The family cottage: Whether you own one or have spent summers at one, you know it’s far more than a welcome refuge from the daily grind.

It’s also a storehouse of priceless memories and milestones – particularly if it’s been in your family for generations. Maybe it’s the place you (or your kids) learned to swim. Or where you saw your first bear. Or perhaps your cottage memories recall rainy nights playing board games by the light of a kerosene lantern. Or sunny days spent fishing with aunts, uncles, cousins, parents and grandparents.

Regardless of the nostalgia it conjures, a shared family cottage also comes with responsibilities – especially if you want to keep it in the family for generations to come.

The good news is there are plenty of ways to make sure your summer abode remains the scene of warm family memories, both now and in the future. Here are 6 tips to keep in mind:

1. Cherish the past, but keep it in perspective

“People often have an idealized view of the cottage,” says Cindy Hatherley, a real estate agent with RE/MAX Parry Sound-Muskoka. “They tend to only remember the wonderful summers of their childhood, not the hard work involved.” This can prevent families from having an honest discussion about how to equitably share the responsibilities of cottage ownership once the parents are no longer in charge (and paying the bills).

“You really should have this talk before the cottage is handed down,” says Hatherley, “But even if you discuss it afterward, it’s not too late.”

Indeed, getting all interested parties on the same page may be the best way to preserve the getaway for generations to come: “Disagreements over the family cottage are one of the most common reasons we see people selling,” says Hatherley.

2. Put everything in writing

Your cottage-sharing strategy should include a clear succession plan. This process should begin with the parents taking a clear-eyed view of the situation, says Peter Lillico, a Peterborough, Ont.–based lawyer who specializes in this area.

“The conversation should start by asking each child not just whether they’d like to inherit the cottage, but also whether they’re prepared to share it, put in the work, act as a steward for the property for a generation and, if applicable, to have part of their inheritance tied up in it,” says Lillico. “This will help set the right expectations with your children, so those who do commit will be prepared to take on the responsibility.”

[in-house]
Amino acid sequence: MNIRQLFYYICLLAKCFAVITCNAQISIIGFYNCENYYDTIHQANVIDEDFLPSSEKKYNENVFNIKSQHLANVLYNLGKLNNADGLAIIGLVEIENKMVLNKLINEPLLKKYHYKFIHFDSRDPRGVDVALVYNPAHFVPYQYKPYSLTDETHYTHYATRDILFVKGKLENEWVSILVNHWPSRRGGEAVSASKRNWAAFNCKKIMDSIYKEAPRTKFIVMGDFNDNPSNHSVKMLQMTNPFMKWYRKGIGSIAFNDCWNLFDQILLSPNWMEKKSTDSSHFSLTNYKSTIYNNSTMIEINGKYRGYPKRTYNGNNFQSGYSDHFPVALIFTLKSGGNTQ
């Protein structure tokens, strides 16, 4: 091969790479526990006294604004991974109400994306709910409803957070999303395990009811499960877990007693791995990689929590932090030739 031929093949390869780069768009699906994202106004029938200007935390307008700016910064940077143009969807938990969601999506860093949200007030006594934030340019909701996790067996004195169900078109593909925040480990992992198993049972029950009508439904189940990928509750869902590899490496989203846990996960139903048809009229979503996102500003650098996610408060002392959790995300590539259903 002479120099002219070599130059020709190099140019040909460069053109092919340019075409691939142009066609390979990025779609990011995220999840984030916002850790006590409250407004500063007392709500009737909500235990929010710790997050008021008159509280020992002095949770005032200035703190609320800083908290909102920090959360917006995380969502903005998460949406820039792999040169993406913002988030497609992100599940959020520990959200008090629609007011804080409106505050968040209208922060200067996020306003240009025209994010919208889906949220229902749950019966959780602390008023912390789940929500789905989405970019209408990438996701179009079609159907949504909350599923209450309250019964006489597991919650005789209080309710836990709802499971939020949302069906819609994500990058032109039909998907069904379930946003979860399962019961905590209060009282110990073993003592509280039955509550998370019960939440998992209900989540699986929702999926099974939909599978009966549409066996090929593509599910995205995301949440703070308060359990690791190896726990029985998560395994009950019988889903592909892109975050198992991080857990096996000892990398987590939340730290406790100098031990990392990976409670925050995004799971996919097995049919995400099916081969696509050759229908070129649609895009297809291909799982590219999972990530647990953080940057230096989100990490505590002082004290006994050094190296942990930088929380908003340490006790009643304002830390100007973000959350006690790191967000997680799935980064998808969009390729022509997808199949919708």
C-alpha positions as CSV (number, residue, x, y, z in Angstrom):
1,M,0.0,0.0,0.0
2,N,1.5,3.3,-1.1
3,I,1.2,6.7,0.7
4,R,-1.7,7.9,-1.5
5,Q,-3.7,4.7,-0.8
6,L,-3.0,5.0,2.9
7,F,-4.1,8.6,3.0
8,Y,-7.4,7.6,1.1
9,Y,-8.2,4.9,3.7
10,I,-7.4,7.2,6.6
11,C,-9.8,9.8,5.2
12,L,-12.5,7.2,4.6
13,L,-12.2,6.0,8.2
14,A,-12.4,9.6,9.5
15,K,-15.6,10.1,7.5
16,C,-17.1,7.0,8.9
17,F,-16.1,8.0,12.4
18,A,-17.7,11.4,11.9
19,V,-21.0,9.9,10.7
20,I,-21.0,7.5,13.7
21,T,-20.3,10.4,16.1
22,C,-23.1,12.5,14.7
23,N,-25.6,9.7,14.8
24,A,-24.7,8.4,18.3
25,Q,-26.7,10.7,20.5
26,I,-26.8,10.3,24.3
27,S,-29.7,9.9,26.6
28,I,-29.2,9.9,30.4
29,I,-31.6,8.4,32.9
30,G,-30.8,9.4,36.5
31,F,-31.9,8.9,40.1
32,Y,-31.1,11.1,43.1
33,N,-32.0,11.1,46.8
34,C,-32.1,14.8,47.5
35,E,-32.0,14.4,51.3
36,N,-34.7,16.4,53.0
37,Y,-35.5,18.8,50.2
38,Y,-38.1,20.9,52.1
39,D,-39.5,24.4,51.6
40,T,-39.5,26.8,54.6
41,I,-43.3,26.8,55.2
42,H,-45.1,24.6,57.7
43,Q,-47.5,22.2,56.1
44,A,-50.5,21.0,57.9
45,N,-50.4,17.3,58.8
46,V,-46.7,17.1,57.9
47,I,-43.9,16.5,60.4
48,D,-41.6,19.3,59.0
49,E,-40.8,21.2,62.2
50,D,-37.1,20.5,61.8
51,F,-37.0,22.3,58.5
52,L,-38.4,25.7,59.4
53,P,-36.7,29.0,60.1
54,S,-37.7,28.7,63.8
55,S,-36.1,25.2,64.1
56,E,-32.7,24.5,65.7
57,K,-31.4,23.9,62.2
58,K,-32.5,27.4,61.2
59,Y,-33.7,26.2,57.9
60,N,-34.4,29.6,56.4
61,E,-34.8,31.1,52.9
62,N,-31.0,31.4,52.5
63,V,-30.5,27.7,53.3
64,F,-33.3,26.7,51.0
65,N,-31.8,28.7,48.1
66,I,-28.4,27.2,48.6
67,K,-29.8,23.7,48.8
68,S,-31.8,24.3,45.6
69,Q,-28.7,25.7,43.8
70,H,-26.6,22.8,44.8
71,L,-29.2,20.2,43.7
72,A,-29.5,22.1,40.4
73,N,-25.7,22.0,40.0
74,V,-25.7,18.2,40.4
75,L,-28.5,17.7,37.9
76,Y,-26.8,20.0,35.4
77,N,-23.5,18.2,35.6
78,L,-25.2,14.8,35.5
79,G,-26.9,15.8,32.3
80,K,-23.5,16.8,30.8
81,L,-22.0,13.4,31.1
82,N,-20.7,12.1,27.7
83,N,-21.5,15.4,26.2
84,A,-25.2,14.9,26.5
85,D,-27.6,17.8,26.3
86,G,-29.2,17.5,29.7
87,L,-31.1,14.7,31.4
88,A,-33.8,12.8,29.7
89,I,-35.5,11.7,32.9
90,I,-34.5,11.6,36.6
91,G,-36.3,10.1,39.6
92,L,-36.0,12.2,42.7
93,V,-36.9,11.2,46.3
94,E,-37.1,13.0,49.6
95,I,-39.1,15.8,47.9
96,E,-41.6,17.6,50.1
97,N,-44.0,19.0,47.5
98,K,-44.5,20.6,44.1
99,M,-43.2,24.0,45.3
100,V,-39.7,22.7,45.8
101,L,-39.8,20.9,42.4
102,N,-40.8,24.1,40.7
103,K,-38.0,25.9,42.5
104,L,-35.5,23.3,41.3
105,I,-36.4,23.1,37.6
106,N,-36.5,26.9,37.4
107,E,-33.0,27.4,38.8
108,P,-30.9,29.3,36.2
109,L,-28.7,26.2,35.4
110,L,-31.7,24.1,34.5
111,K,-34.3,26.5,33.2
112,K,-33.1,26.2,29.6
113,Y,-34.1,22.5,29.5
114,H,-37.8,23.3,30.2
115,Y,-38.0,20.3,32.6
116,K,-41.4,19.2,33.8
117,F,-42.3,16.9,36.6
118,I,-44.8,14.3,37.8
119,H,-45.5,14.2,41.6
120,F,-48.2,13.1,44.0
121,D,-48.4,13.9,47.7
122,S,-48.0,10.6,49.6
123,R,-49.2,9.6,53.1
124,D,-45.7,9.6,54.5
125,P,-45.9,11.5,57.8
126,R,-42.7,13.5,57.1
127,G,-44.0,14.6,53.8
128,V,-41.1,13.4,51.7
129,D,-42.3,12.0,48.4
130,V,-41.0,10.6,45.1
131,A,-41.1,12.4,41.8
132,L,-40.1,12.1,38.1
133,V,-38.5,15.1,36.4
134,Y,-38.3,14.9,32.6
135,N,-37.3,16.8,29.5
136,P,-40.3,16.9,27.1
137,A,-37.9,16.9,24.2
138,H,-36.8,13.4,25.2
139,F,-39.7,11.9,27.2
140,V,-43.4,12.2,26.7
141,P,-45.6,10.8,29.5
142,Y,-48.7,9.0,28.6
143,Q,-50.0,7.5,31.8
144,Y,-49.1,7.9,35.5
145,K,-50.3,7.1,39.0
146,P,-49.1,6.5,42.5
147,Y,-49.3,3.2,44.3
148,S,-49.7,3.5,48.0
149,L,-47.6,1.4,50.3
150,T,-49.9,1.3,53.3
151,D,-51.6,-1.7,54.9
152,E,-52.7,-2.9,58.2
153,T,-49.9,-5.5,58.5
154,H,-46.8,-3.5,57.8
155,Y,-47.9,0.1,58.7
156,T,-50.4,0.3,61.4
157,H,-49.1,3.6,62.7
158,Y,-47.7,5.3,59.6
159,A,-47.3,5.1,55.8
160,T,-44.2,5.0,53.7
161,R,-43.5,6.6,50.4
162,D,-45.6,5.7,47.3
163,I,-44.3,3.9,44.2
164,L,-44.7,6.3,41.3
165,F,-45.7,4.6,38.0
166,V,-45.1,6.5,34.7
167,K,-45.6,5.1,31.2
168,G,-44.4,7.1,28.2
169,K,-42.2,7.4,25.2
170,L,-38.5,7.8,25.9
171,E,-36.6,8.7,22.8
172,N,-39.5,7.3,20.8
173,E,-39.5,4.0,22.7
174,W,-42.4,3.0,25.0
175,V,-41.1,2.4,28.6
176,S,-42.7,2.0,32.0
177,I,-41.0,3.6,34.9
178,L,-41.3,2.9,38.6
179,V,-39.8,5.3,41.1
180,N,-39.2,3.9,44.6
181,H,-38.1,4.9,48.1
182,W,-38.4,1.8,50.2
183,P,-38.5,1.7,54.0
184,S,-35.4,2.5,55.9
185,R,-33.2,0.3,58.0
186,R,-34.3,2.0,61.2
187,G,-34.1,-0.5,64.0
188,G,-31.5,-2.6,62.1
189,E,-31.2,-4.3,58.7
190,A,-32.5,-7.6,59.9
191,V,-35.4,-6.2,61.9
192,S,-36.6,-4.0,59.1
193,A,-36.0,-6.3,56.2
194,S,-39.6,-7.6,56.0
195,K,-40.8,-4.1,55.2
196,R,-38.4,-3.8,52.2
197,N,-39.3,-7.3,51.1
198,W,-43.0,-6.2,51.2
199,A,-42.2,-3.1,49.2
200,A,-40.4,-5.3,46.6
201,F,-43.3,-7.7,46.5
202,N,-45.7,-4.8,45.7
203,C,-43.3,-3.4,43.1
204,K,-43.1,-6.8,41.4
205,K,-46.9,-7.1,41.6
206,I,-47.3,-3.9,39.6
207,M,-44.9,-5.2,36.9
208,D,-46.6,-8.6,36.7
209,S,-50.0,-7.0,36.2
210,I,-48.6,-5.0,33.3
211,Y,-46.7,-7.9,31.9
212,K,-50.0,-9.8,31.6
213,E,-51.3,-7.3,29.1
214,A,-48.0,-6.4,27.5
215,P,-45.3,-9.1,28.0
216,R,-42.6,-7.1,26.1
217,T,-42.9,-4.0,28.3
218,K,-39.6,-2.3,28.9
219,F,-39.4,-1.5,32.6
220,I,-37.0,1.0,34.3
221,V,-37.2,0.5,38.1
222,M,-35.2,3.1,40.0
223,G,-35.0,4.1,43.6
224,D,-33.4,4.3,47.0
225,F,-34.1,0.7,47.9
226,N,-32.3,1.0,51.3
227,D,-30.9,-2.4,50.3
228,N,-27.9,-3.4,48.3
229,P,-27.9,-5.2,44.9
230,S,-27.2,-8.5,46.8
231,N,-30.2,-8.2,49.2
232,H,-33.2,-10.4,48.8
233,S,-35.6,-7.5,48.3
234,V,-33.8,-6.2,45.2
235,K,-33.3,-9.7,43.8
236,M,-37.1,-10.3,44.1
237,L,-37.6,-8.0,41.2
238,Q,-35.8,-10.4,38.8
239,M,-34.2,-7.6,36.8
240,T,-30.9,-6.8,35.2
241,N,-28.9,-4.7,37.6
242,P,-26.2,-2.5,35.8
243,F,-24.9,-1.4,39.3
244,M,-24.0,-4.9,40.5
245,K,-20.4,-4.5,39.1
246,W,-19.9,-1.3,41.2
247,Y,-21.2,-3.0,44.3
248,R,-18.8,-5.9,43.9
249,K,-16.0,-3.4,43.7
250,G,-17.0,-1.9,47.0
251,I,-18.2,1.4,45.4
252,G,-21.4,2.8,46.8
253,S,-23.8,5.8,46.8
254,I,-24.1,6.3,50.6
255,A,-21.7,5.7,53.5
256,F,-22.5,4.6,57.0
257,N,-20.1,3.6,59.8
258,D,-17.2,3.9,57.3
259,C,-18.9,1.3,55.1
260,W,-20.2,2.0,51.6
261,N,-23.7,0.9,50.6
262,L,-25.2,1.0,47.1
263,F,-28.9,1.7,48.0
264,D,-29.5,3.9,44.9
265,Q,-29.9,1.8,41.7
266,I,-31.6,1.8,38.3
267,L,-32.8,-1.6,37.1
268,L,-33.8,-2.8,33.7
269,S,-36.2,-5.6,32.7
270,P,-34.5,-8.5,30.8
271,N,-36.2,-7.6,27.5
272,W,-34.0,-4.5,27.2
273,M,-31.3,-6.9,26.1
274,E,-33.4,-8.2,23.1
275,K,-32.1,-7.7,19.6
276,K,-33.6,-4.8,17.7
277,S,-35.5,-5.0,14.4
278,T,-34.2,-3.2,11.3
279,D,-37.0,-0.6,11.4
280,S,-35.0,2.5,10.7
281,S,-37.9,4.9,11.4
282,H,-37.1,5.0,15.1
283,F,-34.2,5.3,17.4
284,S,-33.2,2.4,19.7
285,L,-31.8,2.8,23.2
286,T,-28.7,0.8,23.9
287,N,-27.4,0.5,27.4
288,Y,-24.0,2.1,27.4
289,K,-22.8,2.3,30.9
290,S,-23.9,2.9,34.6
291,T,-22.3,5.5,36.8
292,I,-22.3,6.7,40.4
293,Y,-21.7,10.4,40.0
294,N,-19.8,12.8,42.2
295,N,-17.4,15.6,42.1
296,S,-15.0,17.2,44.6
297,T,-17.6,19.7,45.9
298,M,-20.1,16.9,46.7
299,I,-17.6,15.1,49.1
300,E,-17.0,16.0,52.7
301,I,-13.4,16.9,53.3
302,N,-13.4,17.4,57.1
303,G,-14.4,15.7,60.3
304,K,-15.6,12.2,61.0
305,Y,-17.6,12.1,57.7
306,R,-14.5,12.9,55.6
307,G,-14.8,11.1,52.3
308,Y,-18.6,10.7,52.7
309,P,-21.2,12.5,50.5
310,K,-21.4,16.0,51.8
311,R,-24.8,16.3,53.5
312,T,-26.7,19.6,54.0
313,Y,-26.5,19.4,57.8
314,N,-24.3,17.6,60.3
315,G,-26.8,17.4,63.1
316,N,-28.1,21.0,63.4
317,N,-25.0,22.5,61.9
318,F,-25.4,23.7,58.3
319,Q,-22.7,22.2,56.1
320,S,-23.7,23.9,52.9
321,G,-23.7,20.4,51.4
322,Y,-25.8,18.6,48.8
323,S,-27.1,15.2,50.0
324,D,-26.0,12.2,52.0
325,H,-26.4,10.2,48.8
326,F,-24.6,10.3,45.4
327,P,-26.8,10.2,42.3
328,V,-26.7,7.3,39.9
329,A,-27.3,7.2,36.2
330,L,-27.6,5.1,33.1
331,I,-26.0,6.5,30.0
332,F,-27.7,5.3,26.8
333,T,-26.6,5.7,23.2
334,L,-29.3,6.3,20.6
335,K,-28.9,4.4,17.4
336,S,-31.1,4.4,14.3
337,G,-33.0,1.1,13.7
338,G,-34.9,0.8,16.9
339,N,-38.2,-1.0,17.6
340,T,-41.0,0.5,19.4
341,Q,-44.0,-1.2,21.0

Any co-ownership situation should include a cottage-sharing agreement (CSA), drawn up with the help of a lawyer. Your CSA will be a detailed document spelling out how everything will be handled – from big issues, such as what happens if one party wants to sell his or her share, to routine things, like who will be responsible for regular maintenance.

3. Master the day-to-day operations

A key part of any CSA is a framework for dealing with major (and minor) decisions relating to the property.

“Typically, operating issues, like whether to replace the dock, will be decided by a majority vote,” says Lillico. “Then there are what I call primary decisions, like whether to sell the cottage outright or knock it down and build a new year-round home on the site. Those would require unanimity.”

4. Think ahead to avoid big expenses

Major repairs, especially when they are unexpected, can strain any group of cottage owners – family or otherwise. The best way to head them off is to be proactive.

“We’re trying to phase out things that will cost a fortune when they break,” says Stéphanie Verge, part-owner of a family cottage on an island in Ontario’s Georgian Bay.

“Our septic system is old, and we live in fear of the day it stops working. Having a water-access-only cottage means replacing it will be more expensive than if we were on the mainland. This year we’re installing a solar-powered toilet to take some of the pressure off the system.”

It's also important to protect yourself against the cost of a fire, theft or other disaster, with home insurance on the building and its contents (including boats and other recreational equipment).

5. Have an exit plan

If one party wants to sell his or her stake, there should be clear guidelines in the CSA on how it will be valued. Setting these guidelines is especially important in an era of rising prices: For example, in Muskoka, Ontario, 2 hours north of Toronto and one of Canada’s most popular cottage regions, waterfront sales reached a new record in the first 5 months of 2017. They rose 2.9% from the same period a year ago, according to the Canadian Real Estate Association. The median price in May 2017 for waterfront properties jumped 24.4% over the same time the previous year, to $522,500.

“A popular option is fair value discounted by 20%,” says Lillico. “If the idea is to keep the cottage in the family, this makes it easier for the others to buy the seller out; the sibling never paid [for their interest] anyway; and it acts as a bit of a deterrent.”

6. Don’t forget the fun part – staying there

Your CSA should also stipulate how you’ll divide time at the cottage, particularly during the summer months and in-demand long weekends.

Hatherley has had clients who like to rotate these desirable time blocks. “In 1 year, 1 party will get all of July and the other will get all of August,” she says. “And the next year, they’ll switch.”

Also, remember to spell out how the cottage can be used. Will co-owners be able to rent it out, for example? 

The bottom line

No cottage-sharing arrangement is perfect, but setting clear guidelines will help ensure the weather — not your cottage co-owners — is your main summertime worry.